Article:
The changing technology environment has and still become one of the biggest challenges in international business management. Technological changes can wreak havoc on industries. In making decisions regarding technological changes, companies err in two ways. They either commit themselves to a new technology too fast and burn their fingers or wait and watch while another company comes up with a new technology that puts them out of business. The issue of when and how to react to the emergence of a new technology is a matter of judgment. However, this judgment need not be based purely on intuition. By doing a systematic structured analysis of developments in the technological environment and putting in place the necessary organizational mechanisms, technology risk in business can be considerably reduced.
How can managers identify the emergence of a disruptive technology? Clayton Christensen’s research reveals that disruptive technologies are often developed privately by engineers working for established firms. When such technologies are presented to customers, they get a lukewarm response. So, established companies do not give much importance to these technologies. The frustrated engineers consequently join start-ups, who are prepared to look for new customers. Companies must take note when talented scientists and researchers leave them to join start-ups. Often, they do so, to work in an environment where their innovative ideas are taken more seriously.
Companies must also learn to assess the impact of a new technology. The steam engine was developed for pumping water out of flooded mines. It was years before a range of applications was developed in industries and for transportation. Marconi, the inventor of the radio felt that it would mainly be used between two points where communication by wire was impossible. So he targeted shipping companies, the navy and newspapers. Marconi did not even consider the possibility of communicating to several people at the same time. It was left to David Sarnoff, an uneducated Russian who migrated to the US to understand the technology’s potential in broadcasting news and entertainment programs. Bell Labs did not think it necessary to apply for a patent covering the use of laser in telecommunications. Only later did it realize what a powerful combination laser and fiber optics made. Thomas Watson Sr. looked at the computer only as a tool for rapid scientific and data processing calculations. Computers are today mostly used in commercial applications.
Very often, new technologies tend to be primitive when first developed. The full potential of a new technology is sometimes recognized only decades later. Even though the telephone has been around for more than 100 years, applications like voice mail and data transfer have emerged only recently. Aspirin, one of the world’s most widely used drugs, has been around for 100 years, but its efficacy in reducing the incidence of heart attack, due to its blood thinning properties, was discovered much later. So, while evaluating new technologies, a longer time horizon must be used, than for existing technologies.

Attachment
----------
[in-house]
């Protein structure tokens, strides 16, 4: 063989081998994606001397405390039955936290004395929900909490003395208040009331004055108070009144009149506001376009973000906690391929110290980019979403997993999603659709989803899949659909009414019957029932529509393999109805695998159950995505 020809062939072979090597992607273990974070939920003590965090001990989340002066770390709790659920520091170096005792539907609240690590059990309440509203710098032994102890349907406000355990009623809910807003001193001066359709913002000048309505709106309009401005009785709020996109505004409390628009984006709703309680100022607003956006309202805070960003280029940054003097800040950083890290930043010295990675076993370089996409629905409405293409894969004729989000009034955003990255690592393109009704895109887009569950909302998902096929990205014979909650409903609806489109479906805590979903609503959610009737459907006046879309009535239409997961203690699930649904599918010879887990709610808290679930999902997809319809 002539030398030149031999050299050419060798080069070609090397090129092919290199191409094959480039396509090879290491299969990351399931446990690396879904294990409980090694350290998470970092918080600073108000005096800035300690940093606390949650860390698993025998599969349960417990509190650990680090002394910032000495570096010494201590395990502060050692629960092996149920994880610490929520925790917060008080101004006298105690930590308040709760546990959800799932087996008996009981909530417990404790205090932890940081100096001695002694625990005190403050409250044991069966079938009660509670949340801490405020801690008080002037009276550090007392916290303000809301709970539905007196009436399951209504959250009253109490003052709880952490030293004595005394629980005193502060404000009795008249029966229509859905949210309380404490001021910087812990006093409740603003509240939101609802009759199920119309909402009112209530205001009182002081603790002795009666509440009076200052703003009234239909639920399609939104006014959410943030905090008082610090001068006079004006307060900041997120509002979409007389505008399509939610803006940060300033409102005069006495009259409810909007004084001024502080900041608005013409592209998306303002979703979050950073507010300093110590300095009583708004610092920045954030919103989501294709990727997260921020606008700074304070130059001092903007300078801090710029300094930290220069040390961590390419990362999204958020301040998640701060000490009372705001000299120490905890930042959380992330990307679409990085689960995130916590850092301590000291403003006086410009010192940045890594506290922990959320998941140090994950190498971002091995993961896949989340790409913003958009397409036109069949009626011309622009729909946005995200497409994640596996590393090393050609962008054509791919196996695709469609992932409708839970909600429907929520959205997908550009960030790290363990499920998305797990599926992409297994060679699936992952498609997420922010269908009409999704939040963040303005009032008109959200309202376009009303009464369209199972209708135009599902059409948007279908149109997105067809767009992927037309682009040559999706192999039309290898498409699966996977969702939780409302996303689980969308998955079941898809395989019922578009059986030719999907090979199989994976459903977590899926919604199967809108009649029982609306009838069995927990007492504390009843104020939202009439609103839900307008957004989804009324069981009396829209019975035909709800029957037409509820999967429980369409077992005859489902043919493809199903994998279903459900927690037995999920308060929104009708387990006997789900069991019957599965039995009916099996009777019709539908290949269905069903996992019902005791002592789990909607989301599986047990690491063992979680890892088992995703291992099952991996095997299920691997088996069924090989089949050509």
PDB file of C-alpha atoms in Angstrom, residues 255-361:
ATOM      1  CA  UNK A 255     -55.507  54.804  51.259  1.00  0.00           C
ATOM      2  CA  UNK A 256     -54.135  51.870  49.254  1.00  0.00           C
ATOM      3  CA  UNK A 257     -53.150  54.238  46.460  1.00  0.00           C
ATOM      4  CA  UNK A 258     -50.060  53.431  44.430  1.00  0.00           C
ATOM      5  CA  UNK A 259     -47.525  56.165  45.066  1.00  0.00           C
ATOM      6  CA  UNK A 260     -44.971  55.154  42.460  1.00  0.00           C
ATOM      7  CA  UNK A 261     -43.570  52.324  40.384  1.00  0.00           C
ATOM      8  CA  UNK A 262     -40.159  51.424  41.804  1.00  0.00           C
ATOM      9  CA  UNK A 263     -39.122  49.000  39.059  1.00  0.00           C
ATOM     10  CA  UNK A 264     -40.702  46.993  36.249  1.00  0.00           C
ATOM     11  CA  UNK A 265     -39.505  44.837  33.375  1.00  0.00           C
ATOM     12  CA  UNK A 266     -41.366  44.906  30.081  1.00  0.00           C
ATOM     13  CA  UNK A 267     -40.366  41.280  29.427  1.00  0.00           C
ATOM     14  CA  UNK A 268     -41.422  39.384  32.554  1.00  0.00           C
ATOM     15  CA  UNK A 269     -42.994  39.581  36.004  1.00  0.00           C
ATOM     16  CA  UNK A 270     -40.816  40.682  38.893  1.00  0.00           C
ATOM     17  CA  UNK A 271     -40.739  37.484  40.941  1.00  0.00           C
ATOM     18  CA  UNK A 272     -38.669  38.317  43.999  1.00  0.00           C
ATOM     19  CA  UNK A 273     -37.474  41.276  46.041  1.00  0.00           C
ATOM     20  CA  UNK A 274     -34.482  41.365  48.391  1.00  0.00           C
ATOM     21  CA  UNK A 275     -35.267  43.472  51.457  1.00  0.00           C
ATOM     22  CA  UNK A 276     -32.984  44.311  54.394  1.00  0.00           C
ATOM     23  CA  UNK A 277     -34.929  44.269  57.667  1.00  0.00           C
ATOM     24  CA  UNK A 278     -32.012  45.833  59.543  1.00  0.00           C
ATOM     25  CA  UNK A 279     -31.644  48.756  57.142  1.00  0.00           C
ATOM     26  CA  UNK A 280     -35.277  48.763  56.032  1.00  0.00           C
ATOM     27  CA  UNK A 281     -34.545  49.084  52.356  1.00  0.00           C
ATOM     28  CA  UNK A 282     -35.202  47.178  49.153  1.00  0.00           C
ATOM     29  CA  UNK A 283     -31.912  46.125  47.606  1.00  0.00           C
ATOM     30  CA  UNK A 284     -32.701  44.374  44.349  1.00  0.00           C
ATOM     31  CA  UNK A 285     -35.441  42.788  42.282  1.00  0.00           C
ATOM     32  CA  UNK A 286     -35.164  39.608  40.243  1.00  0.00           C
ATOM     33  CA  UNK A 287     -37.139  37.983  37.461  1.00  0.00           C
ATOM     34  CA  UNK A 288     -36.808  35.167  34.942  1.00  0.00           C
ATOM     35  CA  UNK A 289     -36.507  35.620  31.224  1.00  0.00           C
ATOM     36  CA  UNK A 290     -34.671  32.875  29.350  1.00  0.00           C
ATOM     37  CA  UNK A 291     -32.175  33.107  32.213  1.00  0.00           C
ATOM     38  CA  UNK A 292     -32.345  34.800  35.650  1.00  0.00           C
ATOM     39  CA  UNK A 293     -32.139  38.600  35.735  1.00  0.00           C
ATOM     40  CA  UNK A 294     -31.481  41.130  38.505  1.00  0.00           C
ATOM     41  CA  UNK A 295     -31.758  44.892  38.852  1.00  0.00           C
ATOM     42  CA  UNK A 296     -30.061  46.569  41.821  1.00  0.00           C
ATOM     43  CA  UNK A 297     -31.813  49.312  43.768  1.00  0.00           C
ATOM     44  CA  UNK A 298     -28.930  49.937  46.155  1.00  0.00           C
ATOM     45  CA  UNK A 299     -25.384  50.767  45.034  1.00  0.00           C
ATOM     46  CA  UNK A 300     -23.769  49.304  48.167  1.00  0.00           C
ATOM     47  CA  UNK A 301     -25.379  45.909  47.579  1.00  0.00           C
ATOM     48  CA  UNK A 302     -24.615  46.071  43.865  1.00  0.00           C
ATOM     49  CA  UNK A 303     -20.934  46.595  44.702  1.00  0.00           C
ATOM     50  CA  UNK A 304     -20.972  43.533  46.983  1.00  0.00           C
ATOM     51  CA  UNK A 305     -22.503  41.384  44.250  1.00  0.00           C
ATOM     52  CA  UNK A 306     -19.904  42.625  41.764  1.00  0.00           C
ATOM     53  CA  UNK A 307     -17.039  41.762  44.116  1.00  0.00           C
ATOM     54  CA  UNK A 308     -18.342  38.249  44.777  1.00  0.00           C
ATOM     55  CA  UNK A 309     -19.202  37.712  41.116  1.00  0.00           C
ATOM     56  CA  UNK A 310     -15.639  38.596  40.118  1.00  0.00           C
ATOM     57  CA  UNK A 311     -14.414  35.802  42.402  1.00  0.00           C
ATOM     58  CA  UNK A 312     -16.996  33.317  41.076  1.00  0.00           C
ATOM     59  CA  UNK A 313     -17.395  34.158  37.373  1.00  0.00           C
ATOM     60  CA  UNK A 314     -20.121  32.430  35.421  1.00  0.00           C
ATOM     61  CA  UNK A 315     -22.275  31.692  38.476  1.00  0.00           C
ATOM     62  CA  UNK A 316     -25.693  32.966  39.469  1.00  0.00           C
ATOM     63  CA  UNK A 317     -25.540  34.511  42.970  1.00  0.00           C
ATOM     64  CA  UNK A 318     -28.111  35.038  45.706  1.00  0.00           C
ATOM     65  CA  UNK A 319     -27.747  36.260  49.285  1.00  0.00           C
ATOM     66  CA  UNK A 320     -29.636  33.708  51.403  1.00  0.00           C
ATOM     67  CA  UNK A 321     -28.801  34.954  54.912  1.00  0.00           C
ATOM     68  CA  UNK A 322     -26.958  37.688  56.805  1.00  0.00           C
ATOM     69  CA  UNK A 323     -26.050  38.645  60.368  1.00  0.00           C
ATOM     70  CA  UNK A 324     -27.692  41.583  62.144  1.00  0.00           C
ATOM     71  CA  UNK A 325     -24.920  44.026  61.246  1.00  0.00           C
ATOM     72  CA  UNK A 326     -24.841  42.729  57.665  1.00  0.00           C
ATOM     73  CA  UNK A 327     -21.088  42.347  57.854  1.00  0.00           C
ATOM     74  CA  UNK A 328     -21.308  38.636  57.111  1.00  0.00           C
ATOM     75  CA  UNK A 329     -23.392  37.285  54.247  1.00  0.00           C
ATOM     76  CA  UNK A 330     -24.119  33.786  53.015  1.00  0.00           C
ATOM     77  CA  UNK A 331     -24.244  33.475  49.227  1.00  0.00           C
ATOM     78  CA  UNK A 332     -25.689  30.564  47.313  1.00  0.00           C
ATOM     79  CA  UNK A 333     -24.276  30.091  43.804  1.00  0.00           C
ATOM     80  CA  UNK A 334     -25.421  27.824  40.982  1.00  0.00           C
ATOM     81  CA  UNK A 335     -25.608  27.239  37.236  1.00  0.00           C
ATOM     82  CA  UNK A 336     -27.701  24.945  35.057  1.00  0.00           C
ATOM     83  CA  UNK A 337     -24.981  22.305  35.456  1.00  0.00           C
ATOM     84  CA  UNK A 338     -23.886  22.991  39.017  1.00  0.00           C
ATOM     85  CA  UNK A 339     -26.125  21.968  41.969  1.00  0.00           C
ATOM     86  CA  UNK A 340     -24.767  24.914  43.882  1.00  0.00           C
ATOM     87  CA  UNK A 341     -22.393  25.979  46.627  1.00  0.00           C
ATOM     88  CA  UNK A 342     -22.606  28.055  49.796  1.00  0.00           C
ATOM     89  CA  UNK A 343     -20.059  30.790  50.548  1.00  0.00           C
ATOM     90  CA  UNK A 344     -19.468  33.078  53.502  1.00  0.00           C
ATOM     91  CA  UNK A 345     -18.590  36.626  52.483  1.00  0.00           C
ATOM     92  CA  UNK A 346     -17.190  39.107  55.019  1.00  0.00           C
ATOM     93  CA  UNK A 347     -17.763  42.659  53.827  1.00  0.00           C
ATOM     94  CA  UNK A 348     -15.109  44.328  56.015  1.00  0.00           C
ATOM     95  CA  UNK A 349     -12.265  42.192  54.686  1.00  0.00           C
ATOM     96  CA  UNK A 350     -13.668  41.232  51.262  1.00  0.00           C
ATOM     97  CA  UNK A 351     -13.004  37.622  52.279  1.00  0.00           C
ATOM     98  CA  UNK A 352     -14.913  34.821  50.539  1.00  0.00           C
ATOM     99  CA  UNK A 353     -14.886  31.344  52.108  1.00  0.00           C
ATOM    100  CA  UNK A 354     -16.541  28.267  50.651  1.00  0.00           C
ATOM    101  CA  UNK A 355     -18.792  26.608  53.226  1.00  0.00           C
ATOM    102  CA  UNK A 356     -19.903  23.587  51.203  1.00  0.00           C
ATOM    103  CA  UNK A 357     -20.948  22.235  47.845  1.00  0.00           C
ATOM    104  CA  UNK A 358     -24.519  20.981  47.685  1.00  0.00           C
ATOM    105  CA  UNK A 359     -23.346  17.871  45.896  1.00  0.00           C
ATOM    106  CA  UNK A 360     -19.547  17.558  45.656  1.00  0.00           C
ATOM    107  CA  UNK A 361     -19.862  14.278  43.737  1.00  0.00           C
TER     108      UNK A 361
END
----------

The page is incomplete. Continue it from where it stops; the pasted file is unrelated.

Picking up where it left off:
To better appreciate the impact of a new technology, established companies would do well to go beyond their existing customer base and start talking to potential users whom they have not seriously targeted till now. Conventional planning, budgeting and investment appraisal processes can be counter-productive when applied to disruptive technologies. Creative ideas cannot be filtered through traditional financial screens. Companies must be prepared to jump into the fray and go through a process of learning, instead of waiting for the numbers to start looking good, when the technology gains acceptance.
Companies must also note that technological performance often overshoots market requirements. Consequently, today’s under-performing technology may meet the needs of customers tomorrow. On the other hand, technologies which perform satisfactorily today, may over-perform tomorrow. Customers may not be willing to pay for this over-performance. According to Michael Porter, the basic aim of differentiation is to provide something extra that the customers value and charge a premium for it. If customers do not value the additional features, differentiation as a competitive strategy will not be effective. So, if a new technology fares relatively low on some of the currently accepted attributes, but scores heavily on a new attribute, it has the potential to unseat the older technology. Thus, in the disk drive industry, capacity became less important, and factors such as physical size and reliability became the more important attributes.
To understand and work with new technologies, the critical requirement is a new mindset. Established players are not short of financial muscle or talented manpower. But, they have a mindset problem. On the other hand, the successful innovators often have less resources but the right mindset. They worry less about what the technology can do and instead, look for markets which will be happy with the current performance levels.
One way to encourage a new mindset is to create small empowered teams, outside the main organization and allow them to try new technologies. Since entrenched processes and values stand in the way of change, a separate organization is a more practical arrangement than grandiose attempts to change the entire company’s culture.